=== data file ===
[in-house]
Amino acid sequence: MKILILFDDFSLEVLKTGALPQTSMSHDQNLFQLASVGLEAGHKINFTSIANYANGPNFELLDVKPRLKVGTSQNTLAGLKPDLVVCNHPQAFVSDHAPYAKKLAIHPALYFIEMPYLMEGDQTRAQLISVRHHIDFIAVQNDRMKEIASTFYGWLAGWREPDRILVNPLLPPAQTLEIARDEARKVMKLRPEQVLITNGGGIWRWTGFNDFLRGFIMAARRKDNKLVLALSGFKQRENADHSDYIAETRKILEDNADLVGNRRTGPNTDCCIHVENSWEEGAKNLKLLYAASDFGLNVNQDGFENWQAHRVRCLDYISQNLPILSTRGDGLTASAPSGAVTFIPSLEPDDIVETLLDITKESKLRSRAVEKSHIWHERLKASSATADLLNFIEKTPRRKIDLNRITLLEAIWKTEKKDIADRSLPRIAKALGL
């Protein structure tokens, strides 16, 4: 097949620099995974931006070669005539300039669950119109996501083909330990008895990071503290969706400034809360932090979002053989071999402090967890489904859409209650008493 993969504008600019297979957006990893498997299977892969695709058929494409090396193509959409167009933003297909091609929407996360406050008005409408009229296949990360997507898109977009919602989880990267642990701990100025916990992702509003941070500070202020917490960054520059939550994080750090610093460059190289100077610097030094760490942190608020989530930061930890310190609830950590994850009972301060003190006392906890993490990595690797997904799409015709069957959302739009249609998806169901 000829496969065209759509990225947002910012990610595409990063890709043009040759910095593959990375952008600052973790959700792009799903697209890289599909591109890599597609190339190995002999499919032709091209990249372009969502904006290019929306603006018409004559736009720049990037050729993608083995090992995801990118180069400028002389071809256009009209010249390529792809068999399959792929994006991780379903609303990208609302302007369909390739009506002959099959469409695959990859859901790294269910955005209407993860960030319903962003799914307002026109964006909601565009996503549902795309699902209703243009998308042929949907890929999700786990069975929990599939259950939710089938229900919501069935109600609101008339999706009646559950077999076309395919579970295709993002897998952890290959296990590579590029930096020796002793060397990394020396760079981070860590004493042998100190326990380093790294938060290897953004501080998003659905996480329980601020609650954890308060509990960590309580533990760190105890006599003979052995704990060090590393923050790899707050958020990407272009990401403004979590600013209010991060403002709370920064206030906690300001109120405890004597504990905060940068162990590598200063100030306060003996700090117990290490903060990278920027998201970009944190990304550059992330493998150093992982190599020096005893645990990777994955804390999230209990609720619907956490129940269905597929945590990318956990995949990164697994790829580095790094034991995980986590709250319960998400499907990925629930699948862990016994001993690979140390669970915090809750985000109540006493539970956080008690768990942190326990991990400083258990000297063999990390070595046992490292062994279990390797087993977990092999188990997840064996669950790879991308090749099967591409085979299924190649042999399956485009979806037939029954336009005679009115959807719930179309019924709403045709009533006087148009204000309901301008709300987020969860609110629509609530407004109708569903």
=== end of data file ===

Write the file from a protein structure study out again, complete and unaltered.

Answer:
[in-house]
Amino acid sequence: MKILILFDDFSLEVLKTGALPQTSMSHDQNLFQLASVGLEAGHKINFTSIANYANGPNFELLDVKPRLKVGTSQNTLAGLKPDLVVCNHPQAFVSDHAPYAKKLAIHPALYFIEMPYLMEGDQTRAQLISVRHHIDFIAVQNDRMKEIASTFYGWLAGWREPDRILVNPLLPPAQTLEIARDEARKVMKLRPEQVLITNGGGIWRWTGFNDFLRGFIMAARRKDNKLVLALSGFKQRENADHSDYIAETRKILEDNADLVGNRRTGPNTDCCIHVENSWEEGAKNLKLLYAASDFGLNVNQDGFENWQAHRVRCLDYISQNLPILSTRGDGLTASAPSGAVTFIPSLEPDDIVETLLDITKESKLRSRAVEKSHIWHERLKASSATADLLNFIEKTPRRKIDLNRITLLEAIWKTEKKDIADRSLPRIAKALGL
């Protein structure tokens, strides 16, 4: 097949620099995974931006070669005539300039669950119109996501083909330990008895990071503290969706400034809360932090979002053989071999402090967890489904859409209650008493 993969504008600019297979957006990893498997299977892969695709058929494409090396193509959409167009933003297909091609929407996360406050008005409408009229296949990360997507898109977009919602989880990267642990701990100025916990992702509003941070500070202020917490960054520059939550994080750090610093460059190289100077610097030094760490942190608020989530930061930890310190609830950590994850009972301060003190006392906890993490990595690797997904799409015709069957959302739009249609998806169901 000829496969065209759509990225947002910012990610595409990063890709043009040759910095593959990375952008600052973790959700792009799903697209890289599909591109890599597609190339190995002999499919032709091209990249372009969502904006290019929306603006018409004559736009720049990037050729993608083995090992995801990118180069400028002389071809256009009209010249390529792809068999399959792929994006991780379903609303990208609302302007369909390739009506002959099959469409695959990859859901790294269910955005209407993860960030319903962003799914307002026109964006909601565009996503549902795309699902209703243009998308042929949907890929999700786990069975929990599939259950939710089938229900919501069935109600609101008339999706009646559950077999076309395919579970295709993002897998952890290959296990590579590029930096020796002793060397990394020396760079981070860590004493042998100190326990380093790294938060290897953004501080998003659905996480329980601020609650954890308060509990960590309580533990760190105890006599003979052995704990060090590393923050790899707050958020990407272009990401403004979590600013209010991060403002709370920064206030906690300001109120405890004597504990905060940068162990590598200063100030306060003996700090117990290490903060990278920027998201970009944190990304550059992330493998150093992982190599020096005893645990990777994955804390999230209990609720619907956490129940269905597929945590990318956990995949990164697994790829580095790094034991995980986590709250319960998400499907990925629930699948862990016994001993690979140390669970915090809750985000109540006493539970956080008690768990942190326990991990400083258990000297063999990390070595046992490292062994279990390797087993977990092999188990997840064996669950790879991308090749099967591409085979299924190649042999399956485009979806037939029954336009005679009115959807719930179309019924709403045709009533006087148009204000309901301008709300987020969860609110629509609530407004109708569903």